Try and sit up straight, use all the good ergonomics your HR person told you about. Now hold it……. Tired? Most people will be. Even the best posture while sitting is still not great because we get tired so quickly and fall back into a slouched, unhealthy posture. We are just not made to sit!
4. A Shift in Perspective
The world of memes, twitter feeds and the sharing every moment of your life is a lot of fun sure, but it changes the way we think. When we were in Thailand, I lost count of how many times I heard “let me try that picture again, I need a new profile pic.” So much time is spent thinking of something clever to post, or trying to get the perfect shot that we miss the moment all together.
When the sun is setting, sometimes it’s nice to just watch it go down. It is when we do this, when we really experience a moment that we start to see things differently.
A day without electronics is all it takes to start seeing the world differently. To see that life goes on even when you don’t get a new post up. That although your likes and comments are appreciated, they aren’t required immediately (or at least they shouldn’t be).
5. Your Memory Will Thank You
Me: “What is the name of that actor who was in that movie about that guy who had that dog?”
Everyone within earshot: “I’ll Google it.”
Now don’t get me wrong, I am as much of a fan of Lord Google as everyone else, but there is in fact some benefit to come from using our brain instead of Google’s. I am fully aware that there is some pretty compelling evidence saying access to Google at all times is actually improving our memory, but the memory that is improved is not the be all and end all.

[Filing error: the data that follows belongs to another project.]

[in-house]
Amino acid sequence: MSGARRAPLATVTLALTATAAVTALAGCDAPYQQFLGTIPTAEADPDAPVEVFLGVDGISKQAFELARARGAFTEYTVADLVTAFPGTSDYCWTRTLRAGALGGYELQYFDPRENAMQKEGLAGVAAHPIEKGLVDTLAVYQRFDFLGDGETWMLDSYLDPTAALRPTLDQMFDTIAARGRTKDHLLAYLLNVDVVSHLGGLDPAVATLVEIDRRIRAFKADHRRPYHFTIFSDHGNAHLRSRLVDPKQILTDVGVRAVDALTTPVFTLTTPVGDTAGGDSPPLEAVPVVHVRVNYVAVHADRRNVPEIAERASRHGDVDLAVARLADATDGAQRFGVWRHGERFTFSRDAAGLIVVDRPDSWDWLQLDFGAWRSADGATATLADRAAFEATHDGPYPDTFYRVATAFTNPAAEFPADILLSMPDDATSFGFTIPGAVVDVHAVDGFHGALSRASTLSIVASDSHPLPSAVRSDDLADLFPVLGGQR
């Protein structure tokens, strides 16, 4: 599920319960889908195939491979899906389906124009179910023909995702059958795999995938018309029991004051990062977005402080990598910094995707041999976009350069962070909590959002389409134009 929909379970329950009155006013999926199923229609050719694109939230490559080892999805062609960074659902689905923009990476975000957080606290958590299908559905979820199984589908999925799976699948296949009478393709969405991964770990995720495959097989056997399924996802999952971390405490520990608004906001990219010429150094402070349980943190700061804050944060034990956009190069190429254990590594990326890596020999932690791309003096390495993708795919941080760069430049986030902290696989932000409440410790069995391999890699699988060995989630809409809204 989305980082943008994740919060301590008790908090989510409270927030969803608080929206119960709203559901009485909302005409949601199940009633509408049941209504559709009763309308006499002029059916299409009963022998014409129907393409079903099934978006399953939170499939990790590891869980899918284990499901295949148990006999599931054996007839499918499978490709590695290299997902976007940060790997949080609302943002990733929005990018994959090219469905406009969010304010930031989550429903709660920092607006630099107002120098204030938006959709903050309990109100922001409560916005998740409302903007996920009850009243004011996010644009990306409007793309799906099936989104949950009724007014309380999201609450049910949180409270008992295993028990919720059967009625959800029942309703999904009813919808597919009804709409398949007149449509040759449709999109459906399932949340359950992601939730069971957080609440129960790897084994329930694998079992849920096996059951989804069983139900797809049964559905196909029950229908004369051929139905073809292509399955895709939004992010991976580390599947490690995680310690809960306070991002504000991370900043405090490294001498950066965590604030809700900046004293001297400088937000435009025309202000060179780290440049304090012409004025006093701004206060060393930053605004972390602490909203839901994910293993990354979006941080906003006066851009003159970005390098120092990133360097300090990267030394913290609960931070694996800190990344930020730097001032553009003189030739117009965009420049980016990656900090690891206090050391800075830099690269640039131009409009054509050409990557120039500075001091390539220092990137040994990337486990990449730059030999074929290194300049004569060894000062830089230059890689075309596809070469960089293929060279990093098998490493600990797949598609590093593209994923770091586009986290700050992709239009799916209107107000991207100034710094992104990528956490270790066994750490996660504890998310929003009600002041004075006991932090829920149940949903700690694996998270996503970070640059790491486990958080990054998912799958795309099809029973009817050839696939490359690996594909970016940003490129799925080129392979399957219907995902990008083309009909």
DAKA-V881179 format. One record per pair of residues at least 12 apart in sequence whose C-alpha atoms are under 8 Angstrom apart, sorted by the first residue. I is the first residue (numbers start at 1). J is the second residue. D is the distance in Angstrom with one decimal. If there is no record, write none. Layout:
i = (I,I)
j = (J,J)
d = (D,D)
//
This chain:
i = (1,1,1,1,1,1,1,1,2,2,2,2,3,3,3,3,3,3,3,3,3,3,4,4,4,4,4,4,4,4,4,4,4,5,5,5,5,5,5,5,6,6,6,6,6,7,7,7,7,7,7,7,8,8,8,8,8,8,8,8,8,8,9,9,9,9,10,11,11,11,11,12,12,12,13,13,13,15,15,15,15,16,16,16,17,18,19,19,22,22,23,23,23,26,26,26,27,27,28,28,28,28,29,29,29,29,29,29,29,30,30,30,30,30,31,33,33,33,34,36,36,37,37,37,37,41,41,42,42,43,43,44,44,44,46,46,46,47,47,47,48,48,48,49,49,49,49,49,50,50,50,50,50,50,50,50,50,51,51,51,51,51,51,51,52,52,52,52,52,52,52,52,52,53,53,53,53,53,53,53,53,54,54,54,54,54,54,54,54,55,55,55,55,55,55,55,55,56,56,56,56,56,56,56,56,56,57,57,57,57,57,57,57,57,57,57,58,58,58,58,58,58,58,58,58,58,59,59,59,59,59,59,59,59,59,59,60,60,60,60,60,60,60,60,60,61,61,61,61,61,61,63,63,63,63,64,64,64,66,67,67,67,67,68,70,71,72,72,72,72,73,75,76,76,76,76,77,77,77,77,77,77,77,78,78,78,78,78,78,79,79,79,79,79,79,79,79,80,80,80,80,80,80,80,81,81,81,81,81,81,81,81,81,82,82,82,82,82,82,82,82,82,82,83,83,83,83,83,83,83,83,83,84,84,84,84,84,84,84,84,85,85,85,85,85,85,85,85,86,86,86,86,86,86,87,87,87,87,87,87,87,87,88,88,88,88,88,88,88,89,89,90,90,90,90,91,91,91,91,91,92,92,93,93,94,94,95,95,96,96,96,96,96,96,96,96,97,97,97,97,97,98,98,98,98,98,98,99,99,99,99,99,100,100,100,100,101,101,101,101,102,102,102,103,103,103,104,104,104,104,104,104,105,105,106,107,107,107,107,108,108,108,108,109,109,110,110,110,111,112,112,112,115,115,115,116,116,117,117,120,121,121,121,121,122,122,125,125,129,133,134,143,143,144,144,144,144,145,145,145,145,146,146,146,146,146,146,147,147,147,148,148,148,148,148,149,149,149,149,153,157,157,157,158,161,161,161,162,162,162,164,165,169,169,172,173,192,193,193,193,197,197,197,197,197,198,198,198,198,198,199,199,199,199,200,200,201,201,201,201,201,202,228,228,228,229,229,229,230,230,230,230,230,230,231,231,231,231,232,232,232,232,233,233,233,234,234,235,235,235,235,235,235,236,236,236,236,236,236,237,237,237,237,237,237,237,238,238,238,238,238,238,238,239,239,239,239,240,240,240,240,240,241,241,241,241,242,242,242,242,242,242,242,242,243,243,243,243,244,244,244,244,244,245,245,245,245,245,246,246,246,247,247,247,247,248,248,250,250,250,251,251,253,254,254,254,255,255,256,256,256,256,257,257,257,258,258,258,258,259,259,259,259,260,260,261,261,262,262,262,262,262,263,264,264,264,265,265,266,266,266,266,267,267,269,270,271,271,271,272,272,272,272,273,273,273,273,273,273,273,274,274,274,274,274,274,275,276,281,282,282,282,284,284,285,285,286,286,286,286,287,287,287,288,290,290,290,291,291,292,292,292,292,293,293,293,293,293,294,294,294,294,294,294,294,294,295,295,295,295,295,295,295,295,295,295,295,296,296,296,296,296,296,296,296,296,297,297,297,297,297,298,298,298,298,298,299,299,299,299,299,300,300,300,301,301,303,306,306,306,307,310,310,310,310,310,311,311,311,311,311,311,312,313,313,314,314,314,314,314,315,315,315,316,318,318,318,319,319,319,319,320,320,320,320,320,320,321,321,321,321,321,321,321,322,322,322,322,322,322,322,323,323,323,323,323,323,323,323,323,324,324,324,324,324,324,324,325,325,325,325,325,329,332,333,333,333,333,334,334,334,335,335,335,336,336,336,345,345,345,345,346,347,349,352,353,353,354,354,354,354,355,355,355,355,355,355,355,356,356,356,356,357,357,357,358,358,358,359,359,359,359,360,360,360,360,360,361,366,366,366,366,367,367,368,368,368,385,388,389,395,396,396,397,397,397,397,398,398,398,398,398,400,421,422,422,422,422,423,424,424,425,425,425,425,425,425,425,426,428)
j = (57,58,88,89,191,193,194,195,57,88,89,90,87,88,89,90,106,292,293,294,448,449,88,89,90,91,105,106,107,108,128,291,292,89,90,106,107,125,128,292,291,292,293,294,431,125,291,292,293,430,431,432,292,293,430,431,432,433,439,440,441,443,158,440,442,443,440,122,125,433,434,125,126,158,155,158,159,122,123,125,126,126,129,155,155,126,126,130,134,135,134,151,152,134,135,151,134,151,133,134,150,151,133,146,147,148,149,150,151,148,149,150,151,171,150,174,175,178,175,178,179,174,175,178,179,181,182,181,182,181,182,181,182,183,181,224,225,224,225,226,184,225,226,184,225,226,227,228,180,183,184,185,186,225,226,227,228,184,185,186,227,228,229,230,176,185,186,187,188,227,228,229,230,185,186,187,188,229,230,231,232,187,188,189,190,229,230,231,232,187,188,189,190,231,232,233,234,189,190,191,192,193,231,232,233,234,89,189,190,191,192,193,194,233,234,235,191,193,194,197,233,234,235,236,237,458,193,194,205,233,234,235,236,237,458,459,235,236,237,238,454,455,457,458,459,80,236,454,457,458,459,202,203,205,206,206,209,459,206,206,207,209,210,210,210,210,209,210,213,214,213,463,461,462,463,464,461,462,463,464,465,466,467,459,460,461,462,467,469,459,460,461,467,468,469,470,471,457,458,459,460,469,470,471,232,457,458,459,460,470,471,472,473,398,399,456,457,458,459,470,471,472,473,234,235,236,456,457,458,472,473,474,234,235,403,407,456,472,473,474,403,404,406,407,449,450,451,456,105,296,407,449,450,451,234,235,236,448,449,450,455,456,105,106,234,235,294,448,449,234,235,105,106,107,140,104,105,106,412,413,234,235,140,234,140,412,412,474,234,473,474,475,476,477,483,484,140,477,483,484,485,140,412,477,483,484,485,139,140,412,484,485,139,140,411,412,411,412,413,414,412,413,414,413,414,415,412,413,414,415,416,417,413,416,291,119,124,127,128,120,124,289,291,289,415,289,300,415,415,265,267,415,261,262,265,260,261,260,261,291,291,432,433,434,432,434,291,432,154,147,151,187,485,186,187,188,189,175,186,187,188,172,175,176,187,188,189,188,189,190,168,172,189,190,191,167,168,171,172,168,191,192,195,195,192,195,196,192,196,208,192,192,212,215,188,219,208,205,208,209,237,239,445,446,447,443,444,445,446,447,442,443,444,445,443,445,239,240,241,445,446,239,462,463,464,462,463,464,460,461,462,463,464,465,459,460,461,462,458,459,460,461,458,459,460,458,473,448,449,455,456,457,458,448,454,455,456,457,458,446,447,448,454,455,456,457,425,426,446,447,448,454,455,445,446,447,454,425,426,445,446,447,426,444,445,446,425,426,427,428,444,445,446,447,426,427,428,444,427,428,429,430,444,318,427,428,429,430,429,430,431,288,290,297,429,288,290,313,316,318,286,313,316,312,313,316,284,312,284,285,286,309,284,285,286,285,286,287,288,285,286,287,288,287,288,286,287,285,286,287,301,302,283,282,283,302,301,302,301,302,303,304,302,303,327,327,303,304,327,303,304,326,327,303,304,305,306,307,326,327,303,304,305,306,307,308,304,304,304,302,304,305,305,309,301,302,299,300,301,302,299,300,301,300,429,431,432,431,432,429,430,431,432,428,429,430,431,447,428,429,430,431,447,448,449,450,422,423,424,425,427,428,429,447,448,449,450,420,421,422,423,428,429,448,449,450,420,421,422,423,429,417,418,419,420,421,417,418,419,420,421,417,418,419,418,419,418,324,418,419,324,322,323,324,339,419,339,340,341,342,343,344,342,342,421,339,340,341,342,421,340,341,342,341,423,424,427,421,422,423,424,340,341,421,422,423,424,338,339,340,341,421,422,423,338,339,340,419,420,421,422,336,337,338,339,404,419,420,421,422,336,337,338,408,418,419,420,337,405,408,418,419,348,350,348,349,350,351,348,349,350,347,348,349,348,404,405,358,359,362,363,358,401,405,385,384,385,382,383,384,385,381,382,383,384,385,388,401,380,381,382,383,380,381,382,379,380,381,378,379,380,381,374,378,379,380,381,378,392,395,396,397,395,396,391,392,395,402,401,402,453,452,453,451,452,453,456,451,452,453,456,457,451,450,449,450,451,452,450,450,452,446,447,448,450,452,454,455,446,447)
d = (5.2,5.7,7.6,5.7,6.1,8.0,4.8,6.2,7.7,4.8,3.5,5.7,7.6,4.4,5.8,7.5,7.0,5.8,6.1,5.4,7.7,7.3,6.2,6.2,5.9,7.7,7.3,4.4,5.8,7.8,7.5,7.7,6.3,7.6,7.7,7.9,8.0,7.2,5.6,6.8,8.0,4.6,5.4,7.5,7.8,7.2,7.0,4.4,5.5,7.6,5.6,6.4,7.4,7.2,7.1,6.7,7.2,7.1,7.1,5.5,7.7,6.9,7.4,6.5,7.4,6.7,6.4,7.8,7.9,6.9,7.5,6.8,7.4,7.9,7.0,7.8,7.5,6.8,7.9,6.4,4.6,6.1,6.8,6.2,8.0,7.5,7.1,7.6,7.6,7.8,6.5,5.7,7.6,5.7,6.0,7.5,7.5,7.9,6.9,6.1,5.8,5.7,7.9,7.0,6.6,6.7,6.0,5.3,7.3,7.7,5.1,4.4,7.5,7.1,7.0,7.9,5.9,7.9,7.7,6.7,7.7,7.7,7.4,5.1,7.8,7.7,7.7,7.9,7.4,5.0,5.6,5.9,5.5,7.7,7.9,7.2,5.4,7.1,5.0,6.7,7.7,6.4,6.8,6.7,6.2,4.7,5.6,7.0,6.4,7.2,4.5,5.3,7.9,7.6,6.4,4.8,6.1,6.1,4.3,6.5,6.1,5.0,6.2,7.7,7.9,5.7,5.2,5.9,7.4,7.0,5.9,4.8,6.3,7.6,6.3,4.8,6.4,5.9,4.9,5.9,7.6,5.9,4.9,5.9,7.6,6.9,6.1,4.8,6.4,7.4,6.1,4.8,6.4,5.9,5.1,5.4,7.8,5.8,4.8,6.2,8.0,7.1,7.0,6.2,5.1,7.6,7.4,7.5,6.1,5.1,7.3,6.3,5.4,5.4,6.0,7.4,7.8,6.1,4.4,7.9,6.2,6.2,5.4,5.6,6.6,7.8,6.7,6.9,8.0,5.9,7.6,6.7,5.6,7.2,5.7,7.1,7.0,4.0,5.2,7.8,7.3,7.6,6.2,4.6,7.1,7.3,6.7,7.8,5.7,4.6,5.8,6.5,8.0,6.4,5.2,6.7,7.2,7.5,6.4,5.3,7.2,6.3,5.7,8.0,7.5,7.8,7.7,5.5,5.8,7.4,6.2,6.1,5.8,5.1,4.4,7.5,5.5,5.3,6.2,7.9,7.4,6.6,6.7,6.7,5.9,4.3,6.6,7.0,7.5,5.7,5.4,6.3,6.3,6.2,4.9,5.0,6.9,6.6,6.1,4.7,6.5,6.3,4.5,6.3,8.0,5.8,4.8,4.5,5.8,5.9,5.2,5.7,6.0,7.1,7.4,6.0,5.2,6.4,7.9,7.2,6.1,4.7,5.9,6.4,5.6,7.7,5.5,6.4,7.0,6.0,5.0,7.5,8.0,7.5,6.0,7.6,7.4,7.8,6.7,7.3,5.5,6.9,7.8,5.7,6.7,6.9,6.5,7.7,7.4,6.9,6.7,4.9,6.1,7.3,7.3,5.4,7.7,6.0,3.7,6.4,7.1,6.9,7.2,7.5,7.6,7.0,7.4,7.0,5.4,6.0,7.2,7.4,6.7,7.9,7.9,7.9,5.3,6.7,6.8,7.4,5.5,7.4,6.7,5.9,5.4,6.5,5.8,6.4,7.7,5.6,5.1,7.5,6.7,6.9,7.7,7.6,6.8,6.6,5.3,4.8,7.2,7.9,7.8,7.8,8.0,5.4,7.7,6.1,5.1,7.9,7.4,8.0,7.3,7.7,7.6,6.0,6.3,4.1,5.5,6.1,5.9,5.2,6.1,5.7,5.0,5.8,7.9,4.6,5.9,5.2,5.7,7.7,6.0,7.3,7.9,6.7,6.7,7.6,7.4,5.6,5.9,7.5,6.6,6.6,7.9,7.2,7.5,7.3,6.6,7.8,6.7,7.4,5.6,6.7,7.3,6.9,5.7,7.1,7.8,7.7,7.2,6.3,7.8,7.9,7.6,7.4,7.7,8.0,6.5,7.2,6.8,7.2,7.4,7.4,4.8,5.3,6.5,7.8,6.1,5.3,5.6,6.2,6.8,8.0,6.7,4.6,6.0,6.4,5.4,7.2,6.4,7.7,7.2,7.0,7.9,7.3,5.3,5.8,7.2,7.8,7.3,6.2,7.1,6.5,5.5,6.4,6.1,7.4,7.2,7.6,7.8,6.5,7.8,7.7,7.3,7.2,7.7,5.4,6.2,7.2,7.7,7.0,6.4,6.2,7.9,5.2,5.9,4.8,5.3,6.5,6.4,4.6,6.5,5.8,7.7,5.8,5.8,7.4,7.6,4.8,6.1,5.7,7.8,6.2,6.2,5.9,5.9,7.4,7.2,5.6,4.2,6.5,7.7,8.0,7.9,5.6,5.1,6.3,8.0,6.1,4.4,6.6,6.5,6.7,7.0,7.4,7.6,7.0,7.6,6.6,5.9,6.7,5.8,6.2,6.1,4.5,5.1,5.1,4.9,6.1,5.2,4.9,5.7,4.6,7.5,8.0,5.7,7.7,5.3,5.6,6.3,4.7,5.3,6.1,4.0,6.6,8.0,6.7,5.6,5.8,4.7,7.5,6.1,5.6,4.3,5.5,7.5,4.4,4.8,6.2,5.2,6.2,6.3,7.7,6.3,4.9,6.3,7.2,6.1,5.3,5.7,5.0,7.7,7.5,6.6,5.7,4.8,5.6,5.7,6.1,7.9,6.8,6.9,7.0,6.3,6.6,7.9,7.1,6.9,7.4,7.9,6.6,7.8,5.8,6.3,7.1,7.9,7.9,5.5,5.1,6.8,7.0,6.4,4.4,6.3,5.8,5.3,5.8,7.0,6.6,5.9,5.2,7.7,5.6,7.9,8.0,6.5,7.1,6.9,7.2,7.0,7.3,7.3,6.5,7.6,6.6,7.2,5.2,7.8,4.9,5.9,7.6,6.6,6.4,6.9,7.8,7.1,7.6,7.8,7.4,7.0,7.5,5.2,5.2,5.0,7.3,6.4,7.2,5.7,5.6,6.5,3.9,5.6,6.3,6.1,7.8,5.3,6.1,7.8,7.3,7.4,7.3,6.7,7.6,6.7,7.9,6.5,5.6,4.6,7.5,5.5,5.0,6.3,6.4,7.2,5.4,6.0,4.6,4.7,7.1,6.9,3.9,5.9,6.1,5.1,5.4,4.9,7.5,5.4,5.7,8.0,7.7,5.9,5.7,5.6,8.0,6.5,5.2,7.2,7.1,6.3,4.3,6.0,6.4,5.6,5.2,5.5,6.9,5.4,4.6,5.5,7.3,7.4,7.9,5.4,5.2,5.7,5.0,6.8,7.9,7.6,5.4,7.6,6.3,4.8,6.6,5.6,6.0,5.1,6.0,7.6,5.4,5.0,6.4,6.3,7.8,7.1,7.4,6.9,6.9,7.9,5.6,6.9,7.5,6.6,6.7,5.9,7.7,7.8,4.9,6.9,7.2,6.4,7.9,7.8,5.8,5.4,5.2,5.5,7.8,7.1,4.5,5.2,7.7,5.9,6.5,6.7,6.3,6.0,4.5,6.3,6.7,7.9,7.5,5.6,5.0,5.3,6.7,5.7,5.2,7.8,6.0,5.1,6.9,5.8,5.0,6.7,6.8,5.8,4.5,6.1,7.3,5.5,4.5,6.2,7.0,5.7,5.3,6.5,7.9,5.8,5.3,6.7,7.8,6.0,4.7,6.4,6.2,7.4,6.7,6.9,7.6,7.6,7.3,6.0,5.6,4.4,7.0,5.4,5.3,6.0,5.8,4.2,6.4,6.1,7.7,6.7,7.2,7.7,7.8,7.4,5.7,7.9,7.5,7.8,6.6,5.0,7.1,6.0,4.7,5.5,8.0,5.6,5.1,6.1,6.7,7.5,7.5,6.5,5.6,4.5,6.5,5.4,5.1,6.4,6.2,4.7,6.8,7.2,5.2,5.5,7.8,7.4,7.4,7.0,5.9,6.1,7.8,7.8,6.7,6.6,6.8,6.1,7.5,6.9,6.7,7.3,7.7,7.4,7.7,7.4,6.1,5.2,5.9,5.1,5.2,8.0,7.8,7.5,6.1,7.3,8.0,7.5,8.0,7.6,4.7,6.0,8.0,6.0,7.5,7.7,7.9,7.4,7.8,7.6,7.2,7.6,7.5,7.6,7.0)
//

When we Google something we trigger memories, and we exercise or spatial memory (we remember we read something, and remember where to find it again). This is awesome stuff, but what happens when you are trying to remember the name of your best friends Grandma?
When we set the phone down and actually pay attention to what people are saying, devoid of the distractions of technology, we retain what is said to us better. While this may not seem important to you, it is most certainly important to the people you are talking with.
Time for a Digital Detox?
I spend a huge portion of my working life staring at screens, and because of that I do everything I can to mitigate the harmful effects. The best thing you can do is a digital detox. 24hours is a good place to start. I prefer no less than 3 days, 7 days is a bit of a stretch though. This is enough time for my brain to re-orientate to the real world again.
That being said, even with my pretty relaxed schedule it is not practical for me to be in digital detox mode all the time so there are a few other things I do to help.
- Get some computer reading glasses. I wear mine almost all the time now. They even help with fluorescent lights!
- Follow the 20-20-20 rule to help reduce CVS. Take a 20 second break every 20 minutes and look at something 20 feet away.
- Turn off all electronics at least one hour before bed. Read a book, or chat with your partner.
- Try and resist the temptation to Google something whenever you can.